AUD/USD rallied for a fifth straight trading day on Thursday and remained not far from yesterday’s 15-month high, but market players are now likely to stick to caution amid escalating tensions between China and the United States.
China has until Friday to close its consulate in Houston on accusations of espionage, while US President Trump noted it was “always possible” other Chinese missions could face order to close too.
The Asian economic giant has pledged response. China’s state media said on Thursday the US decision was a political move ahead of the presidential election in November. According to a report by Reuters, China, in turn, is considering to close the US consulate in Wuhan.
Meanwhile, in an announcement earlier Thursday, Australian Treasurer Josh Frydenberg said the country had registered a budget deficit of AUD 85.8 billion ($61.3 billion) during the fiscal year ending in June 2020 and another massive shortfall of AUD 184.5 billion was expected in the fiscal year to June 2021.
Australia’s gross debt is now expected to increase by AUD 168 billion to AUD 851.9 billion by June 2021, which would represent 45% of yearly Gross Domestic Product. Still, however, this grim outlook alone will probably not jeopardize Australia’s “AAA” credit rating, according to S&P Global Ratings. The ratings agency warned that a cut in Australia’s rating was possible in case the coronavirus pandemic appeared to have dealt more severe damage to economy than anticipated.
“Risks to our rating remain tilted toward the downside as the effects of the COVID-19 pandemic and government responses on the economy, budget, and financial markets evolve,” S&P said.
“We believe that second waves of COVID-19 infections could strike other parts of the country, though other states have been effective in containing the spread so far.”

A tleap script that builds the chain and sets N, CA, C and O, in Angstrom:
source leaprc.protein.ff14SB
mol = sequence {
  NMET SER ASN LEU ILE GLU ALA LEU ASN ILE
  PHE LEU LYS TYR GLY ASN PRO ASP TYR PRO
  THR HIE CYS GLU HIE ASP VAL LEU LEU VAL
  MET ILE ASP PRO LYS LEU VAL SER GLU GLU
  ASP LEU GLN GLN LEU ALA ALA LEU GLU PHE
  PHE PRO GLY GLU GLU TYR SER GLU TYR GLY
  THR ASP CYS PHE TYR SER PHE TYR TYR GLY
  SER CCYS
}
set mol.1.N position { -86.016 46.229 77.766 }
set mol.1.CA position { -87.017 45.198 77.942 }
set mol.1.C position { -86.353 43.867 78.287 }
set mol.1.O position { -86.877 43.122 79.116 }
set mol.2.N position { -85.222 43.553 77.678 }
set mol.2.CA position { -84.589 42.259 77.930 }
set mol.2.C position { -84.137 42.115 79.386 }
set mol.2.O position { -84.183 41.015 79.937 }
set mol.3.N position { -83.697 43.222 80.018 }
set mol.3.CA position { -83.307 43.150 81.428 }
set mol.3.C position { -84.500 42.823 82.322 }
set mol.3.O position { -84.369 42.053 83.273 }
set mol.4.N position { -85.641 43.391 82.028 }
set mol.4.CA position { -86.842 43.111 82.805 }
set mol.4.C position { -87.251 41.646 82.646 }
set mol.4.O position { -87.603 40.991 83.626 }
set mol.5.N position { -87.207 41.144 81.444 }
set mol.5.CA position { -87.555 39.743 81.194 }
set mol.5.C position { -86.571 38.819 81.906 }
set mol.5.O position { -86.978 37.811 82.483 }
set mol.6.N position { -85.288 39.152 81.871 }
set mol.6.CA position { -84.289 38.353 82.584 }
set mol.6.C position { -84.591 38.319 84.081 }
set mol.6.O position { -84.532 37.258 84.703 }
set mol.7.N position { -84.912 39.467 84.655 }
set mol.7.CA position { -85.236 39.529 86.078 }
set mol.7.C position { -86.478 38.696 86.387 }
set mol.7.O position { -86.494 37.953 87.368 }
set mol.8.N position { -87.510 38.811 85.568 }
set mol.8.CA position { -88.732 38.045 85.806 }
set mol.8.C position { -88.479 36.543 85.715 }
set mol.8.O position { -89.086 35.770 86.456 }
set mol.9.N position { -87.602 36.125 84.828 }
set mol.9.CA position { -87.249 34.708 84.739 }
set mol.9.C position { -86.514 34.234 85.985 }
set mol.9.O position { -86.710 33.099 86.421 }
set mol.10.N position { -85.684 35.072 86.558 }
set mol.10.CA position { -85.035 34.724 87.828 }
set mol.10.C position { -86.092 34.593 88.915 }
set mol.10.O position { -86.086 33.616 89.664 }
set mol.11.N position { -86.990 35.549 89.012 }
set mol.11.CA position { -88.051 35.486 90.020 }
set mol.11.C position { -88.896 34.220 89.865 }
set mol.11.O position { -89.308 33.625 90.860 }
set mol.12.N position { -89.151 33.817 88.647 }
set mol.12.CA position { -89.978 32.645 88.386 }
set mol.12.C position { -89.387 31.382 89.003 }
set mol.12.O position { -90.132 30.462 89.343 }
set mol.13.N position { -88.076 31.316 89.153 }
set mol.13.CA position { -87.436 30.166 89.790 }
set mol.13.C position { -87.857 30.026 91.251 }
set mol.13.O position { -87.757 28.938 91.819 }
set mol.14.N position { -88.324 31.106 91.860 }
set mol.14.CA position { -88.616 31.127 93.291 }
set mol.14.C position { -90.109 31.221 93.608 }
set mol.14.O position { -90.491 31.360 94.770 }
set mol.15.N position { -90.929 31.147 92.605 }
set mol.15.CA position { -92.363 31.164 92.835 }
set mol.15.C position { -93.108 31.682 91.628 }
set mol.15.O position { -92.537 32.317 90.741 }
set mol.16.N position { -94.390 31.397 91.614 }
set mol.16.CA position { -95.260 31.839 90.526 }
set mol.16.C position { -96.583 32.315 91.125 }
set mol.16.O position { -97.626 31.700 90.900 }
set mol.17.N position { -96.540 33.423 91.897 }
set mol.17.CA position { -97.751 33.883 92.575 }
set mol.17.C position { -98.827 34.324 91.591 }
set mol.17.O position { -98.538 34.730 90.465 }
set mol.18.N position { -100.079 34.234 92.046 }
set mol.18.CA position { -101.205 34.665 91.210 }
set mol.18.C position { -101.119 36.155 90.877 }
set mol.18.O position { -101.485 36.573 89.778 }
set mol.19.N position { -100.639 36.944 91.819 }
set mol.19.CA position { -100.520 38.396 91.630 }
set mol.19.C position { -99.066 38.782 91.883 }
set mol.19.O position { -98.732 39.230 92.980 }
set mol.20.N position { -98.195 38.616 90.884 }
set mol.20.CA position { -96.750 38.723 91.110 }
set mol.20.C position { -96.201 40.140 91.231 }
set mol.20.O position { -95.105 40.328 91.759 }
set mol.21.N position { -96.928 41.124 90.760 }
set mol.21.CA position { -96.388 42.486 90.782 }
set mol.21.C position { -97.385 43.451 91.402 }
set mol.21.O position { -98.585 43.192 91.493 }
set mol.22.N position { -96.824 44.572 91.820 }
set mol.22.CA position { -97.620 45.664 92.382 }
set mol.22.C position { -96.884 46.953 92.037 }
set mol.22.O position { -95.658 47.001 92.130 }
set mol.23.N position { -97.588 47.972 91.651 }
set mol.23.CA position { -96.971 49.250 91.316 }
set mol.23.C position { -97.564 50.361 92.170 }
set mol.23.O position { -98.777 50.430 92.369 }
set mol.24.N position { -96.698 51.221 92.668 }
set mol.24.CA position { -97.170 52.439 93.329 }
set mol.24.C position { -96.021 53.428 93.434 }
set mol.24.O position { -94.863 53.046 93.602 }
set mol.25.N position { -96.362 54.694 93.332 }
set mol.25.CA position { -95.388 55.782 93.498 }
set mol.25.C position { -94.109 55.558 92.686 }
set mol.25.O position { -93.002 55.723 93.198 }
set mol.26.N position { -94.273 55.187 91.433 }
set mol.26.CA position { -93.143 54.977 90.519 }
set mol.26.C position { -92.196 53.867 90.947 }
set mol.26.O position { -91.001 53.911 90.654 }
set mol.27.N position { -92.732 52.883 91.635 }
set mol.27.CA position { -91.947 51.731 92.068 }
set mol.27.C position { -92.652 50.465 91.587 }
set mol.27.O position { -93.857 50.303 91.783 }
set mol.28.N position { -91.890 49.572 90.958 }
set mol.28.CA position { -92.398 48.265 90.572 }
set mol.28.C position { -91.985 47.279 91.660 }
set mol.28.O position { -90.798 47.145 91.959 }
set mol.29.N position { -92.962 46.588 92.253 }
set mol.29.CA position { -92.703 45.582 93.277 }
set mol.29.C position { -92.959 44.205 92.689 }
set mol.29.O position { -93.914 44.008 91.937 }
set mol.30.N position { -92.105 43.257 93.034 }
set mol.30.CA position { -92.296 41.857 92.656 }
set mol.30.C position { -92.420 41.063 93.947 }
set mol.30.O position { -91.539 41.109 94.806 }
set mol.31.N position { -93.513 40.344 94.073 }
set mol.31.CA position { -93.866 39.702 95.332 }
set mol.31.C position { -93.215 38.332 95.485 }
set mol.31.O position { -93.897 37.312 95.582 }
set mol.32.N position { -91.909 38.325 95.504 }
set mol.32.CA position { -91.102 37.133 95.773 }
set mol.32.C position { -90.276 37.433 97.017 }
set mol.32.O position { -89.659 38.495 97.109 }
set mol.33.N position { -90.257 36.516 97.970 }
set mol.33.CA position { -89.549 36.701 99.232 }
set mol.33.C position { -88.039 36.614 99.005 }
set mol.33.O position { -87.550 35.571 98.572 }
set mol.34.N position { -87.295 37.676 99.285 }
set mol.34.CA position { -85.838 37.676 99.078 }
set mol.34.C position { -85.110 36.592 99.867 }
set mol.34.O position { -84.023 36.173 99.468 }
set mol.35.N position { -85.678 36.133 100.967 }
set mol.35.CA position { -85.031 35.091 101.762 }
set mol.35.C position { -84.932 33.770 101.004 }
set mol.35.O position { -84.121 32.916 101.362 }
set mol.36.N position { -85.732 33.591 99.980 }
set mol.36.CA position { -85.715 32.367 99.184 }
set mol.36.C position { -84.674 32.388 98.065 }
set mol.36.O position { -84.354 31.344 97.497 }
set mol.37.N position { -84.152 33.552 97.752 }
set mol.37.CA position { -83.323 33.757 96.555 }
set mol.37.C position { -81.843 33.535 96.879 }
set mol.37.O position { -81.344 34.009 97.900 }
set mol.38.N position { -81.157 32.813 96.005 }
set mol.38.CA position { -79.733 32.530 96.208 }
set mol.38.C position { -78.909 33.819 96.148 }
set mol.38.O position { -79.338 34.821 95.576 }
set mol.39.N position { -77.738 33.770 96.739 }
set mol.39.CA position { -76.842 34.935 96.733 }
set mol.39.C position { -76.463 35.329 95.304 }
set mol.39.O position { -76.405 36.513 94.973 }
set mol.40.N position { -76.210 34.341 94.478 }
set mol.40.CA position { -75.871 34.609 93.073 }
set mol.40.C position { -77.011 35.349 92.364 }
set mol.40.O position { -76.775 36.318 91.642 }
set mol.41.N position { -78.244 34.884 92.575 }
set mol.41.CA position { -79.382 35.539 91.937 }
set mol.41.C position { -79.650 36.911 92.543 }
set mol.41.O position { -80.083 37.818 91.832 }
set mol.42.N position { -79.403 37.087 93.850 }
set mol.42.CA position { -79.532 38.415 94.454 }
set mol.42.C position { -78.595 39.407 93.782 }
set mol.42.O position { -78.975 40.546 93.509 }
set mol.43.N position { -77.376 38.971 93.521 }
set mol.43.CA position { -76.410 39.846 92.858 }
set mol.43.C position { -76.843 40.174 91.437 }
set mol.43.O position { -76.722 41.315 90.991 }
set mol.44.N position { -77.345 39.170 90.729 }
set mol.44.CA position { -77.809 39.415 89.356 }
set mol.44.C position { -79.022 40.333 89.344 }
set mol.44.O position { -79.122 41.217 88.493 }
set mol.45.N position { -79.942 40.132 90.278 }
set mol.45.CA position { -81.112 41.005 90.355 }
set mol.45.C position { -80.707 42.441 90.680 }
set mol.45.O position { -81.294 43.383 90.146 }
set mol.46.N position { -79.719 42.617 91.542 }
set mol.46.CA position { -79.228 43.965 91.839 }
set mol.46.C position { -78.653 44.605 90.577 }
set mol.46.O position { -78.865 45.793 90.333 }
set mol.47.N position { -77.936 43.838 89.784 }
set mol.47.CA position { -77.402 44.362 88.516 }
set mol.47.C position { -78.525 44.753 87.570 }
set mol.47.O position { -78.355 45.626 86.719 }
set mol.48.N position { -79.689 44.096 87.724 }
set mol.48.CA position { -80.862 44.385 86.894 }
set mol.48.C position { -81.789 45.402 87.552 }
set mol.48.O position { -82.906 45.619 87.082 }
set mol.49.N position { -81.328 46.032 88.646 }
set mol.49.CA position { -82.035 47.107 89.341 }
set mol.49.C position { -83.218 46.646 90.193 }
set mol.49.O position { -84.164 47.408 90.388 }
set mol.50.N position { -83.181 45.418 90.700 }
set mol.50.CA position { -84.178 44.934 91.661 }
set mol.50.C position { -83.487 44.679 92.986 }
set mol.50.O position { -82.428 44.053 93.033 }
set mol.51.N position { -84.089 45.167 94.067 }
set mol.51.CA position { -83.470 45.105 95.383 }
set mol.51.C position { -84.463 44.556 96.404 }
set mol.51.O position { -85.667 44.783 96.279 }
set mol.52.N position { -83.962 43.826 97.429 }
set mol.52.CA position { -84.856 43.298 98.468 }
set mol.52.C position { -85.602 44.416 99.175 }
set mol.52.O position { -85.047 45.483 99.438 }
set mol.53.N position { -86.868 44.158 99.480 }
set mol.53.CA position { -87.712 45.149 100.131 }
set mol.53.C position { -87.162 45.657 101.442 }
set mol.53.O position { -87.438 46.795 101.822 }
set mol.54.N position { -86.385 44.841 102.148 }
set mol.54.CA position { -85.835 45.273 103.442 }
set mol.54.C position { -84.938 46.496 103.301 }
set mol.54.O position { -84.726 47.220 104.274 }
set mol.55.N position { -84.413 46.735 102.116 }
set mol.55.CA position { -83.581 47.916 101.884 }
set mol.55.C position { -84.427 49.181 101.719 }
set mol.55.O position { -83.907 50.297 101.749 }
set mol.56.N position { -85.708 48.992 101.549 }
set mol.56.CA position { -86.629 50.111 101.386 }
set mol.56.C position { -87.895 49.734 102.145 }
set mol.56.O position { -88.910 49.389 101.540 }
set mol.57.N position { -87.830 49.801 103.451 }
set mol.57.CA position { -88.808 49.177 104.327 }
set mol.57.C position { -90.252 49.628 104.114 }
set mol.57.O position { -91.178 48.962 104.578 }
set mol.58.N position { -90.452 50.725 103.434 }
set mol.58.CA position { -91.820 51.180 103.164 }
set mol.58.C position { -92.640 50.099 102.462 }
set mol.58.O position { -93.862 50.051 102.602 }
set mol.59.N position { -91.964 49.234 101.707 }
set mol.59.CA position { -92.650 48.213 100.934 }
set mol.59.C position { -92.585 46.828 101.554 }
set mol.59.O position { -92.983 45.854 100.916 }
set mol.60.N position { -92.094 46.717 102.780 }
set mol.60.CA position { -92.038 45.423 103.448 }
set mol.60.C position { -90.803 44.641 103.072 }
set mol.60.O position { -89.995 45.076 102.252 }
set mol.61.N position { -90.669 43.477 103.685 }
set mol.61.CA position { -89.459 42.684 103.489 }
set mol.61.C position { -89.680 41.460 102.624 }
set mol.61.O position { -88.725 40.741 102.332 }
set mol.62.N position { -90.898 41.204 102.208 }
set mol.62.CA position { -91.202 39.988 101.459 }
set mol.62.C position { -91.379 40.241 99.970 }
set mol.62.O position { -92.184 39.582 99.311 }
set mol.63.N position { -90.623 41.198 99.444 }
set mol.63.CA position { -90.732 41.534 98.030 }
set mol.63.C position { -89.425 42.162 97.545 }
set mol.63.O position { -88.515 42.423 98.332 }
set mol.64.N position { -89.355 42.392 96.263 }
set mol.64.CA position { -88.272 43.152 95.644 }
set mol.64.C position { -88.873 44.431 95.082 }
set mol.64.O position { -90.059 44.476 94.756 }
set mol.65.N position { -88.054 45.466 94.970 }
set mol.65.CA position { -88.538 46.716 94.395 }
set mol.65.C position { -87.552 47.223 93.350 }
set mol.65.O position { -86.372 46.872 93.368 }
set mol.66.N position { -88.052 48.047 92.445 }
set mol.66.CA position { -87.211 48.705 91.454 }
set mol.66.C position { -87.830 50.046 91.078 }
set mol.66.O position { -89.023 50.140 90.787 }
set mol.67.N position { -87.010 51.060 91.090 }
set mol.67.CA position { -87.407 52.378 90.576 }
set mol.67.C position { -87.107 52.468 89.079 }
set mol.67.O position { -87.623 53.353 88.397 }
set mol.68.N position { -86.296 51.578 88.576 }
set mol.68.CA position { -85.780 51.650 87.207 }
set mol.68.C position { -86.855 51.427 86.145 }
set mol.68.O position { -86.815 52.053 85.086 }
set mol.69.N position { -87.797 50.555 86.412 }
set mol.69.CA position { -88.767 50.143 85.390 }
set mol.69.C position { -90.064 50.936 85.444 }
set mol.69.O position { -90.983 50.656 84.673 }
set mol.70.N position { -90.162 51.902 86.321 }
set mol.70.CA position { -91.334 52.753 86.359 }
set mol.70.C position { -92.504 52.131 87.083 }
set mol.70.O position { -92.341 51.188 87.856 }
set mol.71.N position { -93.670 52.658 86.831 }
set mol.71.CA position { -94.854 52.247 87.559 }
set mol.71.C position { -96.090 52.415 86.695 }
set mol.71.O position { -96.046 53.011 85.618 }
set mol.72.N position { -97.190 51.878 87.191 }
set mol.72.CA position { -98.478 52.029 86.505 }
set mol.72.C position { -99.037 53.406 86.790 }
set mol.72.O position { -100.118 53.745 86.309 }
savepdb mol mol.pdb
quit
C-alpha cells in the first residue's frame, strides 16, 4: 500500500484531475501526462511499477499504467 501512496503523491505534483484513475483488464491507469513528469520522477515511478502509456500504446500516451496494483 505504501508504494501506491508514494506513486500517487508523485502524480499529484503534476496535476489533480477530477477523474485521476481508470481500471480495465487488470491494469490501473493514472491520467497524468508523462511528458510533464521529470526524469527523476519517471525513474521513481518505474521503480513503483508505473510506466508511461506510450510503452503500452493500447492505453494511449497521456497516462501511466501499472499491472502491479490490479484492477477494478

As of 7:05 GMT on Thursday AUD/USD was edging up 0.22% to trade at 0.7156, after surging to 0.7182 yesterday, or a level not seen since April 18th 2019 (0.7199). The major pair has risen 2.33% so far this week, following four successive weeks of gains.
On today’s economic calendar, at 12:30 GMT the US Labor Department will report on jobless claims. The number of people in the country, who filed for unemployment assistance for the first time during the business week ended July 17th, probably stood at 1,300,000, according to market expectations, or the same number of claims as reported in the preceding week.
Data for the week ended July 10th brought the total number of claims reported since March 21st to 51.3 million, as several US states were forced to scale back or postpone reopening plans.
Bond Yield Spread
The spread between 2-year Australian and 2-year US bond yields, which reflects the flow of funds in a short term, equaled 13.6 basis points (0.136%) as of 6:15 GMT on Thursday, down from 13.8 basis points on July 22nd.
Daily Pivot Levels (traditional method of calculation)
Central Pivot – 0.7145
R1 – 0.7178
R2 – 0.7215
R3 – 0.7248
R4 – 0.7281
S1 – 0.7108
S2 – 0.7075
S3 – 0.7037
S4 – 0.7000